When the first Capitol Police diversity officer was hired in February, he said his goal was to ‘eliminate any barriers to workplace diversity’ in the department’s troubled administrative wing.
Six months later, Marcus Williams resigned out of frustration, several sources said.
Unlike his appointment, which Police Chief Phillip Morse heralded at the time as a ‘proactive step’ and ‘vitally important’ to the department’s hiring plans, Williams left quietly; the public revelation came not in a statement, but in the pages of a lawsuit.
Scharon Ball, senior employment counsel at the Capitol Police, is suing Morse, along with House Sergeant-at-Arms Bill Livingood, the chairman of the Capitol Police Board. She alleges that the department failed to thoroughly investigate race-based and gender-based discrimination claims that she levied against her supervisor.
Her lawsuit says Morse instead retaliated against her by refusing to promote her to diversity officer. The position went to Williams, a Capitol Police outsider.
Williams left a similar job at the Justice Management Division of the Department of Justice, but he soon realized he couldn’t shore up hiring and promotion practices within the Capitol Police, according to Ball’s lawsuit and separate sources.
‘Williams quit due to his belief that the department was not committed to abiding by diversity or [equal employment opportunity] principles and due to attempts … within the department to dampen any effort to implement a meaningful diversity program,’ says Ball’s September lawsuit, filed in the U.S. District Court for the District of Columbia.
Police spokeswoman Sgt. Kimberly Schneider challenged this claim.
‘During his tenure, he was able to provide valuable guidance and insight,’ she said. ‘He also drafted policy and procedures for his newly established position and a diversity plan for the agency.’
Senate Sergeant-at-Arms Terrance Gainer said the department’s general counsel is currently vetting the document.
When reached at his new job as equal employment opportunity officer at the U.S. Marshals Service, Williams declined to comment on his exit.
But one current and one former administrative employee of the Capitol Police who have firsthand knowledge of the matter confirmed his dissatisfaction.
‘He was frustrated with the environment,’ the former administrator said. ‘It is not an environment that is open to change, nor was it open to the role of his office as a diversity office. When I say environment, I am referring to support from the top of the agency.’
The current employee said Williams didn’t think the agency was serious about improving the situation. ‘He said, ‘We have a problem here, and I don’t think they want it fixed,” the current employee said. ‘He just realized that it wasn’t a good fit and they weren’t committed to it and he should move on.’
‘I hope that’s not true,’ Gainer said of the current and former employees’ claims.
Gainer, who preceded Morse as chief and now sits on the Capitol Police Board, said he has not spoken to Williams since his departure but that ‘he left for what I think would be a better opportunity with more responsibility,’ echoing the department’s official stance.
‘The position was enhanced, the salary level was higher and I think the opportunities were greater,’ Gainer said. ‘Good people get drafted. You don’t sign to a long-term contract like sports around here. Our desire would have been for him to stay.’
The department created the diversity office after Capitol Police Inspector General Carl Hoecker told Members in a 2008 oversight hearing that the agency lacked a formal diversity program or an Equal Employment Office function. Instead, the same office that represents the department in EEO complaints was determining whether the claims had legal merit.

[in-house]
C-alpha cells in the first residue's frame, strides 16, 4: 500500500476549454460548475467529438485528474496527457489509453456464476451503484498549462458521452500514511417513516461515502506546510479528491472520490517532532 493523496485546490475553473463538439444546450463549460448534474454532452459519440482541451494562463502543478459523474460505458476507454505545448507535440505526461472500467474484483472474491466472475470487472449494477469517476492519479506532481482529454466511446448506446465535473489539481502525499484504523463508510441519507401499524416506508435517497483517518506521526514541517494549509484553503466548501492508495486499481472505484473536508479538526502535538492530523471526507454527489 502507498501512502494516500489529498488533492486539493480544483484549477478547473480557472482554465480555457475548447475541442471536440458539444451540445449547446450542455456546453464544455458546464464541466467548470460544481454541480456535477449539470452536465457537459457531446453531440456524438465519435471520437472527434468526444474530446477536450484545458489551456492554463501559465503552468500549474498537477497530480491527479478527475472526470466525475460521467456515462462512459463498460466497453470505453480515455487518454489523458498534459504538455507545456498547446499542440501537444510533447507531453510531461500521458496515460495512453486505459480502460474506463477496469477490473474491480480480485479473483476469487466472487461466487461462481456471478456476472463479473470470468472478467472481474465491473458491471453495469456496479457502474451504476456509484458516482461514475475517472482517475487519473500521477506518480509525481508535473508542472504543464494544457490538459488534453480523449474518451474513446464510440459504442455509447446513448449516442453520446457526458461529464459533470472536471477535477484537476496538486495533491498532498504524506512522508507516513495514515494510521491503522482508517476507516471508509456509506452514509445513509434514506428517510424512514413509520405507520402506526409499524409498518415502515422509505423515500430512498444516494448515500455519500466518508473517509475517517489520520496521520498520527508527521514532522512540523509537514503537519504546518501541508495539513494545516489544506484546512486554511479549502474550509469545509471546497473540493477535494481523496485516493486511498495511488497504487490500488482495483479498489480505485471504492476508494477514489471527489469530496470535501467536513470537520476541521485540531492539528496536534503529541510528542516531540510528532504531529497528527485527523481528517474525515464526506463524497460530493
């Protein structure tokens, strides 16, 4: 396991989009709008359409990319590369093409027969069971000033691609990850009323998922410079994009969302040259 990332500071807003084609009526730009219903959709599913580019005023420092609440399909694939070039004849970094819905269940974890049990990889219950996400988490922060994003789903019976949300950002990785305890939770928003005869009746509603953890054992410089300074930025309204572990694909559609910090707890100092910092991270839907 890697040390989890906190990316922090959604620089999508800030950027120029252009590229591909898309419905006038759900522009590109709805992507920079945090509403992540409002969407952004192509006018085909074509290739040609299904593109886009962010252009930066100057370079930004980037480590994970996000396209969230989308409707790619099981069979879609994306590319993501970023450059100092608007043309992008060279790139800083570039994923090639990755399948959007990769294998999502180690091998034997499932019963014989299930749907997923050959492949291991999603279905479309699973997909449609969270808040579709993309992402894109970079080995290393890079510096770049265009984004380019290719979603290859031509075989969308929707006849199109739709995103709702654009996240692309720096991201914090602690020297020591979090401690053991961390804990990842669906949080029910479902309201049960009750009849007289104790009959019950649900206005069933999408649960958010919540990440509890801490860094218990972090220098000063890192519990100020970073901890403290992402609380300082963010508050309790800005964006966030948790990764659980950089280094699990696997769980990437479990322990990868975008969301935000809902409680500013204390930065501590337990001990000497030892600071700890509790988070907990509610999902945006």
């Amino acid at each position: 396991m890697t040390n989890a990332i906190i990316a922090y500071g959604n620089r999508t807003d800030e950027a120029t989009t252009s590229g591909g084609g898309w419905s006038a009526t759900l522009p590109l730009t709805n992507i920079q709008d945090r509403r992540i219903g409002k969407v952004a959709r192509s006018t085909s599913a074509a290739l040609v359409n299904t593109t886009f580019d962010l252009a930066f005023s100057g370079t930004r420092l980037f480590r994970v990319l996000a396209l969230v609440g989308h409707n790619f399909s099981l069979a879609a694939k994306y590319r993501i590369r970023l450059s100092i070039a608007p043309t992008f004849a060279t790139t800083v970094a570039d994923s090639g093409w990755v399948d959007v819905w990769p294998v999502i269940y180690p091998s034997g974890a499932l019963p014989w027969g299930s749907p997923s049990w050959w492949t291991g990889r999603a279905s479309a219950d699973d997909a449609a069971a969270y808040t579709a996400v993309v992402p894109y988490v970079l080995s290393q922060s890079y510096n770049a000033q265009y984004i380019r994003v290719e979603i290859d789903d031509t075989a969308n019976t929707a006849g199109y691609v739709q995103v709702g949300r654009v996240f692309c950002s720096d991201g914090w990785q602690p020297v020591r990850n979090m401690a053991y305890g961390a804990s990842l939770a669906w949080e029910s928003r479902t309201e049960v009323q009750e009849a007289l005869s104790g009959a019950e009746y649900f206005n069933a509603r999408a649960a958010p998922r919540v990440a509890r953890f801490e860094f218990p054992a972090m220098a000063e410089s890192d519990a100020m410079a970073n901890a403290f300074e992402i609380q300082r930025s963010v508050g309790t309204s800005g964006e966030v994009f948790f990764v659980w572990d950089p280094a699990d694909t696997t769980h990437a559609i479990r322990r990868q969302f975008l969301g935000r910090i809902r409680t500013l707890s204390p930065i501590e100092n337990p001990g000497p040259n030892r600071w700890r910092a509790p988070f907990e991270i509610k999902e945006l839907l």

At the time, Hoecker recommended separating the two functions, which the diversity office seemed to do.
When reached by phone last week, Hoecker said he had not heard about Williams’ departure and that his office has not followed up on his recommendation because the diversity office was created, thus fulfilling his suggestion.
‘We closed the recommendation because he was hired,’ Hoecker said, adding that his office does not have plans to carry out another diversity audit.
The 2008 audit came in response to a steady stream of discrimination complaints and the fact that minorities have had trouble making their way to the top rungs of the management ladder.
‘They say that the department was founded in 1828 and they still act like it’s 1828 in terms of diversity,’ the current employee said. ‘Almost everyone sees it. Sometimes it’s subtle, sometimes it’s not.’
In 2007 ‘ the most recent year for which statistics are publicly available ‘ 14.3 percent of the department’s executive-level positions were filled with minorities. The government-wide number was 16.6 percent during the same time period.
The department is fighting at least six race- or gender-based discrimination lawsuits, including one by more than 250 current and former black officers, who claim they were denied promotions and treated unfairly because of a hostile work environment.
Still, the Capitol Police has made improvements in the past decade. In 2002, no minorities were in the developmental pool, or positions that lead to higher-ranking jobs. But in 2007, minorities made up 22.7 percent of those positions.
‘I remain committed to fully establishing this office and ensuring the U.S. Capitol Police continues to adhere to the Congressional Accountability Act and build transparency and confidence in our management practices,’ Morse said in a statement.
Schneider said the department is in the process of finding a new diversity officer.
In the meantime, Gainer said the diversity officer’s duties will be carried out by Deputy Chief Matthew Verderosa, who worked in the department’s internal affairs division in the 1990s.